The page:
pm: 5 miles, 38:49, 7:45 pace, HR 141
27 Apr
am: 10 miles, 1:20:34, 8:03 pace, HR 139
pm: 5 miles, 38:42, 7:44 pace, HR 141
28 Apr
am: 10+ miles, 1:28:10, 8:41 pace, HR 144, Windy Gap
pm: 5 miles, 38:48, 7:45 pace, HR 143


  1. I've been using diet as a training stimulus for a couple of years now... Never have had a "bulletproof" style coffee and never will, not being a coffee drinker ;-)

    On a serious note though, I don't buy into the a caffeine drink with fat in it helping with training adaptations. Consuming fat itself doesn't switch on or turn off fat burning - the key to fat burning is how long it is since your last carb or high protein meal, essentially how long it has taken your blood insulin levels to subside. An overnight fast will usually leave your body in a fat burning mode. You were already doing this so I doubt consuming a fat in drink will make any difference to the fat you burn during your run.

    Caffeine more or may not affect fat burning, science on this doesn't look conclusive to me. Caffeine can blunt adaptations though so may not ideal addition if you aren't already consuming it during training. Racing is different, as a stimulant Caffeine is pretty serious shit :-)

    What could make a difference longer term to fat adaptation is the overall carb intake through the day, the more carbs the more insulin is required, the lower your average fat burning will be. The lower the GI of those carbs the more insulin is required too and again the more suppressed your fat burning will be.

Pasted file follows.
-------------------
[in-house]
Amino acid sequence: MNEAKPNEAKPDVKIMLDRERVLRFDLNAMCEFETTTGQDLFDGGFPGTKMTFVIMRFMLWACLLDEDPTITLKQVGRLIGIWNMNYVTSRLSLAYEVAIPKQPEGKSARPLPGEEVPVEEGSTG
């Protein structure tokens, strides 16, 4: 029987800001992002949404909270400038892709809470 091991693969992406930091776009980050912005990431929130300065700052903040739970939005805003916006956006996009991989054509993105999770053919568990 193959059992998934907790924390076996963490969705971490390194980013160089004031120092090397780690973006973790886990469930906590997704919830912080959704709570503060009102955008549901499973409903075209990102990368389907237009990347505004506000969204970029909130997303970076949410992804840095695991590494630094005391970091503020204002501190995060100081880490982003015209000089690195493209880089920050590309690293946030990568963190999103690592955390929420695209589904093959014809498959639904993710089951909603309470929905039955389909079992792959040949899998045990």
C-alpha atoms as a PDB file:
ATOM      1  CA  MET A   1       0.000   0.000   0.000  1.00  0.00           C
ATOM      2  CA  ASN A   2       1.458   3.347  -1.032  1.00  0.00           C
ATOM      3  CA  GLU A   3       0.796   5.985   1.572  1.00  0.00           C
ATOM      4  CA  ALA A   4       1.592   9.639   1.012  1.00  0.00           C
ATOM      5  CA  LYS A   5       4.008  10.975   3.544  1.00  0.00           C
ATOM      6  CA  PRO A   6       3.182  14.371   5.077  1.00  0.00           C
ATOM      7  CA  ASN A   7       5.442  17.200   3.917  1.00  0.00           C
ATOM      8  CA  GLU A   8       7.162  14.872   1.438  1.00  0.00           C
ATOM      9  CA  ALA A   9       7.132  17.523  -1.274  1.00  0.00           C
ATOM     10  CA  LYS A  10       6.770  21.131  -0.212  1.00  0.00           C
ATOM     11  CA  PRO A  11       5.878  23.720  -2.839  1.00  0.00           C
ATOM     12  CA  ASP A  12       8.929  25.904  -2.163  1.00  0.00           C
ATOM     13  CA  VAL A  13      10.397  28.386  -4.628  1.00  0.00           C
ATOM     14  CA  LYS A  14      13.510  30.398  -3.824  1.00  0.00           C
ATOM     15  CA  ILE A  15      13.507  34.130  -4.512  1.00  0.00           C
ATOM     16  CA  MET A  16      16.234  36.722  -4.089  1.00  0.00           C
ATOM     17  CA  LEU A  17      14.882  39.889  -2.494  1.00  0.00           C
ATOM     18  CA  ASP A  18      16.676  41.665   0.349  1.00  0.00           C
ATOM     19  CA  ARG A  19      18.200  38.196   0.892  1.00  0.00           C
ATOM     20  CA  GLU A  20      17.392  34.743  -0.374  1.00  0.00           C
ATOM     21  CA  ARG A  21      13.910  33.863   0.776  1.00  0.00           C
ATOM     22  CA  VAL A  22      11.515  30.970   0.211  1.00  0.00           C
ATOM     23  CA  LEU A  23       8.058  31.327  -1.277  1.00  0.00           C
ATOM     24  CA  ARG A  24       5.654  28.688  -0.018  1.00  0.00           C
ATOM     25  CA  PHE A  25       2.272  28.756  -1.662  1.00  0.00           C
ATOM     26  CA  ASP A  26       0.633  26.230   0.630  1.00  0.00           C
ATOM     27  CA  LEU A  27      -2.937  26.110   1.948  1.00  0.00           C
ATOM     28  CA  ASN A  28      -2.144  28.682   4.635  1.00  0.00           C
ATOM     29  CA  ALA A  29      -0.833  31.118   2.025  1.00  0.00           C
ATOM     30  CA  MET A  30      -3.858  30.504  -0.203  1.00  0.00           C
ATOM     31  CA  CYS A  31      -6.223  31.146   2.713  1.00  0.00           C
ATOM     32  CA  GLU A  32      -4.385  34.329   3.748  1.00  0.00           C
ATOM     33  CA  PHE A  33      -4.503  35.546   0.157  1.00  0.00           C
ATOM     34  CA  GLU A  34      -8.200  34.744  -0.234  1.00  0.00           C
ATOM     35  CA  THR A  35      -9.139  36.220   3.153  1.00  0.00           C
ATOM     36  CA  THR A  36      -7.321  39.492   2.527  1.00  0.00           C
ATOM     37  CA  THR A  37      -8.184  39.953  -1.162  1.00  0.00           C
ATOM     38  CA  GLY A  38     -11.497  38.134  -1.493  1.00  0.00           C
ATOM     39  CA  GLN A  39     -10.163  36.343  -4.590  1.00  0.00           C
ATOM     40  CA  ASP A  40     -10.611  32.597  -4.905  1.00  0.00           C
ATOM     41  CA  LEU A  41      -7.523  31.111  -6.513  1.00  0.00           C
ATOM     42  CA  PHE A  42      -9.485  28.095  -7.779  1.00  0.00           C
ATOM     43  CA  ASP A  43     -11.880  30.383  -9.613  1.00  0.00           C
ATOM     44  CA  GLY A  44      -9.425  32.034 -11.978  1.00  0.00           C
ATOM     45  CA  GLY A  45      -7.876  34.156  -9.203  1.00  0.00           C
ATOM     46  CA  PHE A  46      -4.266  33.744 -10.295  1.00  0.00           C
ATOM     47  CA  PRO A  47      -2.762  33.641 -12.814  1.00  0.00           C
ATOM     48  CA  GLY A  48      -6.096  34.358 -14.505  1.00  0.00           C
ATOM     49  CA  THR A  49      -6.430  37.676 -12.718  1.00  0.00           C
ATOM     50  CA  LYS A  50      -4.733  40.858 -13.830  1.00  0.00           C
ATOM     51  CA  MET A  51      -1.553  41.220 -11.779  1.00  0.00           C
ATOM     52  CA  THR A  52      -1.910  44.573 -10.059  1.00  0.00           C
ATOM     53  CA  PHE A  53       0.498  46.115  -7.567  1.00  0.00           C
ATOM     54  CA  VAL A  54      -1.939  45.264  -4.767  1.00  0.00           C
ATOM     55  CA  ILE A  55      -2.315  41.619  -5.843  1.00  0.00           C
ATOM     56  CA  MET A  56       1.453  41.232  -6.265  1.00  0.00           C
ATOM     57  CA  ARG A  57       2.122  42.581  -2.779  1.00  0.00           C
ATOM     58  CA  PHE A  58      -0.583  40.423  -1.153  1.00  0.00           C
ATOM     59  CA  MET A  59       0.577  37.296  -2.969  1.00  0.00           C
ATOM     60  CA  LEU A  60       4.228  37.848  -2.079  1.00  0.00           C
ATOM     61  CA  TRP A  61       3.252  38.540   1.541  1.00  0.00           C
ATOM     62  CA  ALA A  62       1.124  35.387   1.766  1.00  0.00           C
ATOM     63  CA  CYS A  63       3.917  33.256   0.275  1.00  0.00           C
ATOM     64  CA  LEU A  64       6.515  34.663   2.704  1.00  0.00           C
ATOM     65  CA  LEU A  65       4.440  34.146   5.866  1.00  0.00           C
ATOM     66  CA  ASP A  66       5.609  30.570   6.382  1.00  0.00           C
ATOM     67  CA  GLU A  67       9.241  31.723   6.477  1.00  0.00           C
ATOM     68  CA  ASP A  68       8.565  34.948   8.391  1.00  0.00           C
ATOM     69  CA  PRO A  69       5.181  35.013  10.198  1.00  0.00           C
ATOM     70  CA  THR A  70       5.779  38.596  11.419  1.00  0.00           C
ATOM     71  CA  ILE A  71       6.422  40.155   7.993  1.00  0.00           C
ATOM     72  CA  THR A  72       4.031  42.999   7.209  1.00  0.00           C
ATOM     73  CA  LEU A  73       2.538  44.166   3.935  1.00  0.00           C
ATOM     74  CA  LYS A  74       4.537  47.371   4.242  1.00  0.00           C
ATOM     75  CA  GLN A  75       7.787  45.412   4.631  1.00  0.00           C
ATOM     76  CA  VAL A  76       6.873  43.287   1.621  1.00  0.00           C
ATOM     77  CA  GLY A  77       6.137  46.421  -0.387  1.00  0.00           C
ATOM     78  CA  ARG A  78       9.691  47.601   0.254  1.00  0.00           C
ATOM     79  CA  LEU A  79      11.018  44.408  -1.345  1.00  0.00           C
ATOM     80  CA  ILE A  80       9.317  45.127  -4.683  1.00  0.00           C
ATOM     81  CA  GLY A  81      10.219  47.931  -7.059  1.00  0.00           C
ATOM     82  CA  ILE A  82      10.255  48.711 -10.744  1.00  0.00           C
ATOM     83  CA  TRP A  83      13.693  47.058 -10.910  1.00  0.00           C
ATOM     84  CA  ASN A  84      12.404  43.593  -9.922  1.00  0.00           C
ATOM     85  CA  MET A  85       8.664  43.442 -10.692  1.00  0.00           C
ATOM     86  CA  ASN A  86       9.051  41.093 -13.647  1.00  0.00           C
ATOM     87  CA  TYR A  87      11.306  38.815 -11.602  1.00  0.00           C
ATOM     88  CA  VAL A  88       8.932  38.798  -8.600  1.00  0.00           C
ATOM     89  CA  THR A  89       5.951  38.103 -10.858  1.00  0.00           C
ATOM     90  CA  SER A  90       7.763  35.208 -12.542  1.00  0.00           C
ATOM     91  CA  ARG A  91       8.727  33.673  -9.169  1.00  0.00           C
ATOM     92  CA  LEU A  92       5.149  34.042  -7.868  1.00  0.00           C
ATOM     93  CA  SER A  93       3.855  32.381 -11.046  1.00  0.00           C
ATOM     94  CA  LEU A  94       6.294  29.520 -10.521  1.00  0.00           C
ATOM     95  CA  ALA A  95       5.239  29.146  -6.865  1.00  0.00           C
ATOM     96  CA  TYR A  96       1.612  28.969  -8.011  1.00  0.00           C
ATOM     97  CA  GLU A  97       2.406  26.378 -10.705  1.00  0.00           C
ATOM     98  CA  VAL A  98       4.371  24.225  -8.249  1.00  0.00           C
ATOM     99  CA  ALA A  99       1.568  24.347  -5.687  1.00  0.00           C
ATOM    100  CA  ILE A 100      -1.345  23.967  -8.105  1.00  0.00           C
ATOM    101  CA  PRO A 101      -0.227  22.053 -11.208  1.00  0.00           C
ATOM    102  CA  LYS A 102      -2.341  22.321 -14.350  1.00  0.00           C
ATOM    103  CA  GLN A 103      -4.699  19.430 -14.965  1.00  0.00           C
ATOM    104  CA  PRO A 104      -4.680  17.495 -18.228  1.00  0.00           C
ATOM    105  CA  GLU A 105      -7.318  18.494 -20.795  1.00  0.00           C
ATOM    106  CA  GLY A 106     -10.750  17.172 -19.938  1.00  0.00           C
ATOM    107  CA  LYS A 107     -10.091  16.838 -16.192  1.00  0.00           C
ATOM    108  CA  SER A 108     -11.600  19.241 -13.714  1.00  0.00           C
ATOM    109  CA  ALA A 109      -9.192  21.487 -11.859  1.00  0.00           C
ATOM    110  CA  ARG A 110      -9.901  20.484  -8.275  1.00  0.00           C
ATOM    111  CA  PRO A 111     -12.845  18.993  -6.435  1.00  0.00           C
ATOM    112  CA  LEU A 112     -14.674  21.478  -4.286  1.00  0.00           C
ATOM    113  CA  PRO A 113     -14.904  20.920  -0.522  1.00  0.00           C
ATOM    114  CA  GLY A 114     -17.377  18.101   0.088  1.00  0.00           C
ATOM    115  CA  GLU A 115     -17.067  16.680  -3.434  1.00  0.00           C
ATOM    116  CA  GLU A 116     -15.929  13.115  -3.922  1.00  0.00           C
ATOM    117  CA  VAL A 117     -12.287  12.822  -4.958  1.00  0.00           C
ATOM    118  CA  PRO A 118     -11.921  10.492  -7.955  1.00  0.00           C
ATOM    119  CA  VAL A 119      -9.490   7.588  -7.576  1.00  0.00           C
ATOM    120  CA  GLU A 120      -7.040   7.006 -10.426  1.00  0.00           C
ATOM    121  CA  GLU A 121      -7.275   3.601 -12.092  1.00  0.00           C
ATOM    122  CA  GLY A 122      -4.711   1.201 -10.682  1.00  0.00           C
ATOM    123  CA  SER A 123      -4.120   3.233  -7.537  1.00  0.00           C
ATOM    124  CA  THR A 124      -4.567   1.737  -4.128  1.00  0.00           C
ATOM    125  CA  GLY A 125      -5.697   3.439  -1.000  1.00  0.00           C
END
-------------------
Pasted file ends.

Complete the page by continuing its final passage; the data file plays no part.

Consider the case of going out fasted and a gentle run, you should be burning plenty of fat calories and modest amount of glycogen. If you then get back and refuel with more carbs than you actually used the body will restock your glycogen stores using the carbs, and what is left over will spike you insulin levels depress fat burning.

    The approach I now take is to roughly aim for my overall calorie proportions to match the energy balance that I'll need on my target race. For a 100 miler or 24hr race then half of fuel will need to come from fat, so when training I think it makes sense to eat around this balance as well. This way you know that when training, working, playing, sleeping the overall stimulus for energy utilization will on average be what you need when you run all day.

  2. I can't compete with Robert's comment, but in my mind, things besides running do help a soul feel stronger day to day. The thing is , do we put in all into THE RACE. While I want to do well racing, I would argue that we also want to feel good ABOUT and good DOING our workouts , since that's about 95% of our running life.

  3. Now no longer cute, and sufficiently embarrassed by having their photo on Dad's blog ;-)

  4. Portumna 100k? Two weeks before Belfast! I'd be interested in your thoughts as to how you intend to "race" and recover before Belfast.

    1. No, it's the Donadea 100k, 3 weeks out. I do admit that it's a risky strategy but I have seen it used successfully by others in the past

    2. Three weeks out is a bit better alright Thomas. Some of the elite 24 hours guys certainly had no problem with running/racing long before the main event. Pacing Cork that weekend so temptation easily resisted.